MoSCoW prioritization is a tool for establishing a hierarchy of priorities during a project. It's based on the agile method of project management, which aims to strictly establish factors like the cost of a product, quality, and requirements as early as possible. “MoSCoW” is an acronym for must-have, should-have, could-have, and won't-have, each denoting a category of prioritization.
MoSCoW is an acronym defining four prioritization categories: Must-have, Should-have, Could-have, and Won't-have. The o’s are only included to help with pronunciation.
MoSCoW prioritization solves one of the main problems of less robust prioritization tools by laying out specific definitions for each level of priority.
When something is in the "must-have" level of MoSCoW, for example, it's immediately clear to everyone on the team that this feature cannot be overlooked during the project's development.
In this guide, we’ll look at how product teams can prioritize using the MoSCoW framework, how to do a MoSCoW analysis, and how to write MoSCow requirements. Let’s get into it.
In 1994 Dai Clegg was consulting on software development at Oracle. Teams were using RAD (Rapid Application Development) but had limited time, which prompted Dai Clegg to develop the MoSCoW rule to help prioritize development tasks during product releases.
The MoSCoW rule became popular in the agile project delivery framework DSDM (Dynamic Systems Development Method) in the early 2000s. DSDM attempts to improve RAD development.
One strategy is fixing the cost, quality, and time requirements at the start of the project. MoSCoW fits the bill.
The MoSCoW method plays a significant role in agile development. The technique is built on the agile model of project management.
Agile development's focused, iterative nature forces teams to ruthlessly refine the requirements down to only what’s necessary for a particular iteration. MoSCoW dovetails with this process nicely.
For example, a Minimum Viable Product (MVP) is made up of only requirements that are “Must-haves.”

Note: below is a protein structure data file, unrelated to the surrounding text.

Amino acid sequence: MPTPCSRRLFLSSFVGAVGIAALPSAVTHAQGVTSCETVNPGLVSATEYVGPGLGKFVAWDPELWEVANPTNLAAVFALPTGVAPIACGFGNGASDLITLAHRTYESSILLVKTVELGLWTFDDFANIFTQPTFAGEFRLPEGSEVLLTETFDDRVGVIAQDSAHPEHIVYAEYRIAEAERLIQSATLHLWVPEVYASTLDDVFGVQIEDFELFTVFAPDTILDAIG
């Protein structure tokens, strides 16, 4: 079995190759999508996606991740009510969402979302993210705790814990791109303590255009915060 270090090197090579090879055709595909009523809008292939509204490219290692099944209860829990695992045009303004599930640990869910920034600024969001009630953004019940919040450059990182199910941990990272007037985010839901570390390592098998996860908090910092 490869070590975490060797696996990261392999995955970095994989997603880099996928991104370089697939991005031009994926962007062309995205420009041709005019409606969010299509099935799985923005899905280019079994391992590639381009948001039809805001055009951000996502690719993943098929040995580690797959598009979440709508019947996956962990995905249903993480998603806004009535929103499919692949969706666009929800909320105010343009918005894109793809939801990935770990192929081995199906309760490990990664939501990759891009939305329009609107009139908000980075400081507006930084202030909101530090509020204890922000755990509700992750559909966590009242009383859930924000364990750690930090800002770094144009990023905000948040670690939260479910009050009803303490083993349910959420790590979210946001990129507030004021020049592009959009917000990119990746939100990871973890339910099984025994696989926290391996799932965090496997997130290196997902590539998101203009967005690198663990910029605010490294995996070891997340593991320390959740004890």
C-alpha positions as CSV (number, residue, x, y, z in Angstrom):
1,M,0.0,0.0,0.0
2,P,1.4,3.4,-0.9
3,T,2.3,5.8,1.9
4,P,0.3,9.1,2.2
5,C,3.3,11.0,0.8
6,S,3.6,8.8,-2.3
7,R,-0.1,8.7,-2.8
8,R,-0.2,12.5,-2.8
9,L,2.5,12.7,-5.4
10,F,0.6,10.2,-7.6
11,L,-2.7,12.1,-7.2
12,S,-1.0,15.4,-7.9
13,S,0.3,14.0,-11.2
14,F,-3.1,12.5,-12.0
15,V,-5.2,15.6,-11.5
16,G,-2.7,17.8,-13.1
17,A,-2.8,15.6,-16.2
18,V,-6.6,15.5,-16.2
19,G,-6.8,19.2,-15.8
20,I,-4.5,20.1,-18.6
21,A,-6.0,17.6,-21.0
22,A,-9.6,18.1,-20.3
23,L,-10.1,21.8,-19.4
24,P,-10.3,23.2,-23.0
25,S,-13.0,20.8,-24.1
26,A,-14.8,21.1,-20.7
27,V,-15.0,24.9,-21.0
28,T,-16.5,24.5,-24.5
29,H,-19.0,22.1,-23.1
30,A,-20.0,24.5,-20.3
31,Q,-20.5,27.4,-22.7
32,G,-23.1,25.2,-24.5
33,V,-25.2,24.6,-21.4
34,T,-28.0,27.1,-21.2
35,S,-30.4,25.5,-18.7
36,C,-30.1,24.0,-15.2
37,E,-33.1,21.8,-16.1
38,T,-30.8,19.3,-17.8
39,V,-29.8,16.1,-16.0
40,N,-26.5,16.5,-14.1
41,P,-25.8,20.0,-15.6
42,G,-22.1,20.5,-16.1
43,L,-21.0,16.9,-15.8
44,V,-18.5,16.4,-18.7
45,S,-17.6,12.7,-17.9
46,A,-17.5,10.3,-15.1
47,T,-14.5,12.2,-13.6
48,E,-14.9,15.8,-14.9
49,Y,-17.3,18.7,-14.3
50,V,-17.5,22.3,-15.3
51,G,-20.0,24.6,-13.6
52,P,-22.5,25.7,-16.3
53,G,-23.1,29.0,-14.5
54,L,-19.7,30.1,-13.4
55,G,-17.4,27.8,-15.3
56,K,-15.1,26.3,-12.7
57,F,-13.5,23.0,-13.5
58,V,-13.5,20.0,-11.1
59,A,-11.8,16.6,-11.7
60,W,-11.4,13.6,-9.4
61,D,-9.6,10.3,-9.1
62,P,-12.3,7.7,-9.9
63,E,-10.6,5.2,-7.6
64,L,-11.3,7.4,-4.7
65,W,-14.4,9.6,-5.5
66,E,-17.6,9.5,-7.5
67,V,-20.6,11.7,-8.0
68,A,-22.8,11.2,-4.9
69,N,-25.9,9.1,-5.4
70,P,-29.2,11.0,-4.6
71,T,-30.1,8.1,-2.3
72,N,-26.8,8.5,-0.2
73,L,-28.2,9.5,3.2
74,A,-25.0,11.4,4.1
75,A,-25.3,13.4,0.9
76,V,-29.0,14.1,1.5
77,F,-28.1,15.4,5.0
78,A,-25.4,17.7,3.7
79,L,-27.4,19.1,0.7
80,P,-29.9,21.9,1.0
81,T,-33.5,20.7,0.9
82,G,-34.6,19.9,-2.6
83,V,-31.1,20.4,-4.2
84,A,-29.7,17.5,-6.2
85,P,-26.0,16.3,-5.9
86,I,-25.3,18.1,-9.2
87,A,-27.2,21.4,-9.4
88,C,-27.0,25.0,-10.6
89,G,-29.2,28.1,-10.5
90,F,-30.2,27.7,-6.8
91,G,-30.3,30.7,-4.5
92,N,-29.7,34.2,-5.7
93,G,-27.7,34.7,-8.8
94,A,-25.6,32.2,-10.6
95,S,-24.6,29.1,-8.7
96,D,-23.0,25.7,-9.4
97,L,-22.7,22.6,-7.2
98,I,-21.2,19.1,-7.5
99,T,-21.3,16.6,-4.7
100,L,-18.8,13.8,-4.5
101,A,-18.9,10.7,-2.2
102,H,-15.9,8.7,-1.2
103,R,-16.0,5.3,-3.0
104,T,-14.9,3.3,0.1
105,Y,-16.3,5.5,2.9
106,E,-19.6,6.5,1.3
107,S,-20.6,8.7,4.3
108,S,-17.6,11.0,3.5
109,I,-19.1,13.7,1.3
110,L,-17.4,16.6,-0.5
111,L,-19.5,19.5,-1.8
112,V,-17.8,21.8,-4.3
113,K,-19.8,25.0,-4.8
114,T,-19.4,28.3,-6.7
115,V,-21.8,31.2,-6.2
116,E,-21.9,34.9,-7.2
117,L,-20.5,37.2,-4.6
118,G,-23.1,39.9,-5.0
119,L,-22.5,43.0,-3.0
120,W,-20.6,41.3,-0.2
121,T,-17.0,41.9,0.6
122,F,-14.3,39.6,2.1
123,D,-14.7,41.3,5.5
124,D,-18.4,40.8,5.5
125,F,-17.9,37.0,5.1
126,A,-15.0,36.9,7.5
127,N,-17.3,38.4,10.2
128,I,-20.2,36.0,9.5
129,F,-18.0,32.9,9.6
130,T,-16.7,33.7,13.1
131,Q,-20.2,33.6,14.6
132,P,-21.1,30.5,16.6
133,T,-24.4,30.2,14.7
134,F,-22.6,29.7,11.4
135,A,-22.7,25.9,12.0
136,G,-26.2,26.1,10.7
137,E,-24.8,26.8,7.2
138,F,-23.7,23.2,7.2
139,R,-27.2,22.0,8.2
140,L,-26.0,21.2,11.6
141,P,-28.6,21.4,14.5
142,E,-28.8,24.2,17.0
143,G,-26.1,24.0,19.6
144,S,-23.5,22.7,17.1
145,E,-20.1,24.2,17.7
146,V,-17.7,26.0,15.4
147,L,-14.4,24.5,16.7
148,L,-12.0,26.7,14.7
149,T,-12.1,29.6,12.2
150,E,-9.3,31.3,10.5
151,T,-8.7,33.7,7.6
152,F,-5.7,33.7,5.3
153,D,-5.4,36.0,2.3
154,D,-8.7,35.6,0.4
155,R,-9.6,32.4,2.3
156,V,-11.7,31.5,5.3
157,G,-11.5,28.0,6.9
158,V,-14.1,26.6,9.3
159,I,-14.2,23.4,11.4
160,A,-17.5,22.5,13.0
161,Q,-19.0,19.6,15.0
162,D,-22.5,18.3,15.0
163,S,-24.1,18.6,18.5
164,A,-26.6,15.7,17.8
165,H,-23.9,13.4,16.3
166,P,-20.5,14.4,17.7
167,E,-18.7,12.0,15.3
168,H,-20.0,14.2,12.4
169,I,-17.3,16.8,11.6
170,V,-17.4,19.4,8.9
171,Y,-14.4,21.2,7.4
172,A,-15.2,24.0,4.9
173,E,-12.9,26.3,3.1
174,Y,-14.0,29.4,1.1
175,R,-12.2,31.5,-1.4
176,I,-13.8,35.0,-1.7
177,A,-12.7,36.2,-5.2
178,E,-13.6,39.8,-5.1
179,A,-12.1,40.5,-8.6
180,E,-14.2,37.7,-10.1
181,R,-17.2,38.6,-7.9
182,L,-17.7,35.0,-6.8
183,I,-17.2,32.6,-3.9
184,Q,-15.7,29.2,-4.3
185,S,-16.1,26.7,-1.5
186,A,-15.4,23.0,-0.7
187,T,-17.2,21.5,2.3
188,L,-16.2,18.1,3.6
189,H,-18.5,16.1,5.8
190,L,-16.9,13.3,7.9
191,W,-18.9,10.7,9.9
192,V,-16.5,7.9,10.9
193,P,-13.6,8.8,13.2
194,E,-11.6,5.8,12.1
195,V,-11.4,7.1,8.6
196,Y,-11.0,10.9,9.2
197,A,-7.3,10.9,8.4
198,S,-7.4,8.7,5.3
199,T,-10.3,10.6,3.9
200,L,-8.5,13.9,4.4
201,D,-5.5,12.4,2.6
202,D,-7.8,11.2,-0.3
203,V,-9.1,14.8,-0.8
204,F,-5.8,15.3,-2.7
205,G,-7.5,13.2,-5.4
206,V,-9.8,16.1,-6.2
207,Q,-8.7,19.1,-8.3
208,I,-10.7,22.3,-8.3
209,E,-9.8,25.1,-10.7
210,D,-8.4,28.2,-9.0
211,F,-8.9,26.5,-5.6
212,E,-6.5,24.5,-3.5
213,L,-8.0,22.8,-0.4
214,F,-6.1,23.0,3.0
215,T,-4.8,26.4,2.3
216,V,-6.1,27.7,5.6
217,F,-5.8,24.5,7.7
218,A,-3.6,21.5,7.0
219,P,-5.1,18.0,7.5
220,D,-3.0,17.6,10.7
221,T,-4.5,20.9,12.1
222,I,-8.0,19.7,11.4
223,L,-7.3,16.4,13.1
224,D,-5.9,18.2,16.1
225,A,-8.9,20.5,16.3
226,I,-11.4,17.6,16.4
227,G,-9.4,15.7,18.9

Unlike DSDM, agile development’s focus on changing user requirements and constant course corrections makes the MoSCoW rule a regular exercise rather than a one-off task done and set in stone.
Each of the agile project elements can be prioritized into must, should, could, and won’t-haves to allow teams to rapidly deploy solutions, efficiently use resources, and integrate these new or changing requirements.
In an agile development environment, the MoSCoW definition of “Won’t haves” can be thought of as “Won’t have for now,” acknowledging that current iterations focus on a subset of requirements and future iterations will include more features.
MoSCoW also helps when agile development forces teams to focus on the highest priorities by limiting time and resources using tools like Scrum or Timeboxing, forcing activities into a fixed timeframe.
Other agile techniques that include users in the design process are restricted by the time users can afford to aid in development. MoSCoW can help prioritize the users’ time and efforts on the key features.
Now you know a bit more about what MoSCoW prioritization is, let’s look at how to put it into practice: what are the rules for MoSCoW prioritization, and how do you perform a MoSCoW analysis? Here are the steps and best practices for conducting your own MoSCoW prioritization.
First, we start with writing the MoSCoW requirements.
Although MoSCoW prioritization should be used early in the product management cycle, it shouldn't be your first step. You need to have product requirements laid out before you can start organizing those requirements by priority. So the sooner your team can lay these priorities out, the better.
This step, as with all steps of MoSCoW prioritization, should be completed collaboratively by both the product team and stakeholders.
As mentioned, the MoSCoW model consists of four components: must-haves, should-haves, could-haves, and won't-haves. Though the title of each category makes its purpose pretty clear, it’s important to have each tier clearly defined.